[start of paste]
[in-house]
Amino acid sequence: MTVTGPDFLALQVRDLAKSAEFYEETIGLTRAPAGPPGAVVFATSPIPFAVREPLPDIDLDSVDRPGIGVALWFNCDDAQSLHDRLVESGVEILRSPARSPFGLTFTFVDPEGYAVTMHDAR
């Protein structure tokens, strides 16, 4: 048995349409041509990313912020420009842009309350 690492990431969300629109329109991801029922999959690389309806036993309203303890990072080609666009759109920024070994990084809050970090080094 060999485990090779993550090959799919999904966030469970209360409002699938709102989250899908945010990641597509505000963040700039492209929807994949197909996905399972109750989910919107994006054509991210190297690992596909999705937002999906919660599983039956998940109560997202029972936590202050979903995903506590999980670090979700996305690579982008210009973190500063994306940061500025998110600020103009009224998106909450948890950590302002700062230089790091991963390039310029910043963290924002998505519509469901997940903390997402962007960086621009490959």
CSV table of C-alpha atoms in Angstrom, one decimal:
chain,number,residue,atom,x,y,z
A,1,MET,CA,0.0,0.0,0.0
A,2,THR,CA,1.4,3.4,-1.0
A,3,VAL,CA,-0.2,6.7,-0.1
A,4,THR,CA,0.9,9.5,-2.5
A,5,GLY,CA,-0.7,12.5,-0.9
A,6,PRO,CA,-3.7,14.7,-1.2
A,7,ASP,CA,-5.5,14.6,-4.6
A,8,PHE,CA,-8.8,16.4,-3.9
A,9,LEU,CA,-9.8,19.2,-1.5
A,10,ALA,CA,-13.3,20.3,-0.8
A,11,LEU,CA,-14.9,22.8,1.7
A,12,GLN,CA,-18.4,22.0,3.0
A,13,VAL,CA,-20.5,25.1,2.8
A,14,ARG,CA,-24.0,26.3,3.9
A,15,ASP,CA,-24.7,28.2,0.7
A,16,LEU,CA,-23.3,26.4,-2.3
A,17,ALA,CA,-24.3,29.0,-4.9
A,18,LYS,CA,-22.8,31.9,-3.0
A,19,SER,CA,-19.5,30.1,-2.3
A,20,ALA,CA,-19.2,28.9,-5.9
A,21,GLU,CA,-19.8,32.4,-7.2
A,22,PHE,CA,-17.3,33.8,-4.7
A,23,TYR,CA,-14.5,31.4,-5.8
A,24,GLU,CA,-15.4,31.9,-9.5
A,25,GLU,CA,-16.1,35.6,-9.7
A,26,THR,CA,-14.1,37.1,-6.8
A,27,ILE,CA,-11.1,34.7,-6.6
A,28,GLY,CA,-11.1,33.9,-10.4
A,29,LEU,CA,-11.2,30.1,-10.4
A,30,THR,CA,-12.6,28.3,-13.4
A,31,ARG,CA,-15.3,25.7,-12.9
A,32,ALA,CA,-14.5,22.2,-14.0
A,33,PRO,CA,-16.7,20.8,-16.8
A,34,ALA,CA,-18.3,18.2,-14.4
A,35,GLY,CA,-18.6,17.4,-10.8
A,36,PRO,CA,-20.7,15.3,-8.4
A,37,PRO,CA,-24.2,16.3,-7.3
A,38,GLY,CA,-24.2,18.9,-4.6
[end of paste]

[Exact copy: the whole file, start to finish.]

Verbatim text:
[in-house]
Amino acid sequence: MTVTGPDFLALQVRDLAKSAEFYEETIGLTRAPAGPPGAVVFATSPIPFAVREPLPDIDLDSVDRPGIGVALWFNCDDAQSLHDRLVESGVEILRSPARSPFGLTFTFVDPEGYAVTMHDAR
């Protein structure tokens, strides 16, 4: 048995349409041509990313912020420009842009309350 690492990431969300629109329109991801029922999959690389309806036993309203303890990072080609666009759109920024070994990084809050970090080094 060999485990090779993550090959799919999904966030469970209360409002699938709102989250899908945010990641597509505000963040700039492209929807994949197909996905399972109750989910919107994006054509991210190297690992596909999705937002999906919660599983039956998940109560997202029972936590202050979903995903506590999980670090979700996305690579982008210009973190500063994306940061500025998110600020103009009224998106909450948890950590302002700062230089790091991963390039310029910043963290924002998505519509469901997940903390997402962007960086621009490959």
CSV table of C-alpha atoms in Angstrom, one decimal:
chain,number,residue,atom,x,y,z
A,1,MET,CA,0.0,0.0,0.0
A,2,THR,CA,1.4,3.4,-1.0
A,3,VAL,CA,-0.2,6.7,-0.1
A,4,THR,CA,0.9,9.5,-2.5
A,5,GLY,CA,-0.7,12.5,-0.9
A,6,PRO,CA,-3.7,14.7,-1.2
A,7,ASP,CA,-5.5,14.6,-4.6
A,8,PHE,CA,-8.8,16.4,-3.9
A,9,LEU,CA,-9.8,19.2,-1.5
A,10,ALA,CA,-13.3,20.3,-0.8
A,11,LEU,CA,-14.9,22.8,1.7
A,12,GLN,CA,-18.4,22.0,3.0
A,13,VAL,CA,-20.5,25.1,2.8
A,14,ARG,CA,-24.0,26.3,3.9
A,15,ASP,CA,-24.7,28.2,0.7
A,16,LEU,CA,-23.3,26.4,-2.3
A,17,ALA,CA,-24.3,29.0,-4.9
A,18,LYS,CA,-22.8,31.9,-3.0
A,19,SER,CA,-19.5,30.1,-2.3
A,20,ALA,CA,-19.2,28.9,-5.9
A,21,GLU,CA,-19.8,32.4,-7.2
A,22,PHE,CA,-17.3,33.8,-4.7
A,23,TYR,CA,-14.5,31.4,-5.8
A,24,GLU,CA,-15.4,31.9,-9.5
A,25,GLU,CA,-16.1,35.6,-9.7
A,26,THR,CA,-14.1,37.1,-6.8
A,27,ILE,CA,-11.1,34.7,-6.6
A,28,GLY,CA,-11.1,33.9,-10.4
A,29,LEU,CA,-11.2,30.1,-10.4
A,30,THR,CA,-12.6,28.3,-13.4
A,31,ARG,CA,-15.3,25.7,-12.9
A,32,ALA,CA,-14.5,22.2,-14.0
A,33,PRO,CA,-16.7,20.8,-16.8
A,34,ALA,CA,-18.3,18.2,-14.4
A,35,GLY,CA,-18.6,17.4,-10.8
A,36,PRO,CA,-20.7,15.3,-8.4
A,37,PRO,CA,-24.2,16.3,-7.3
A,38,GLY,CA,-24.2,18.9,-4.6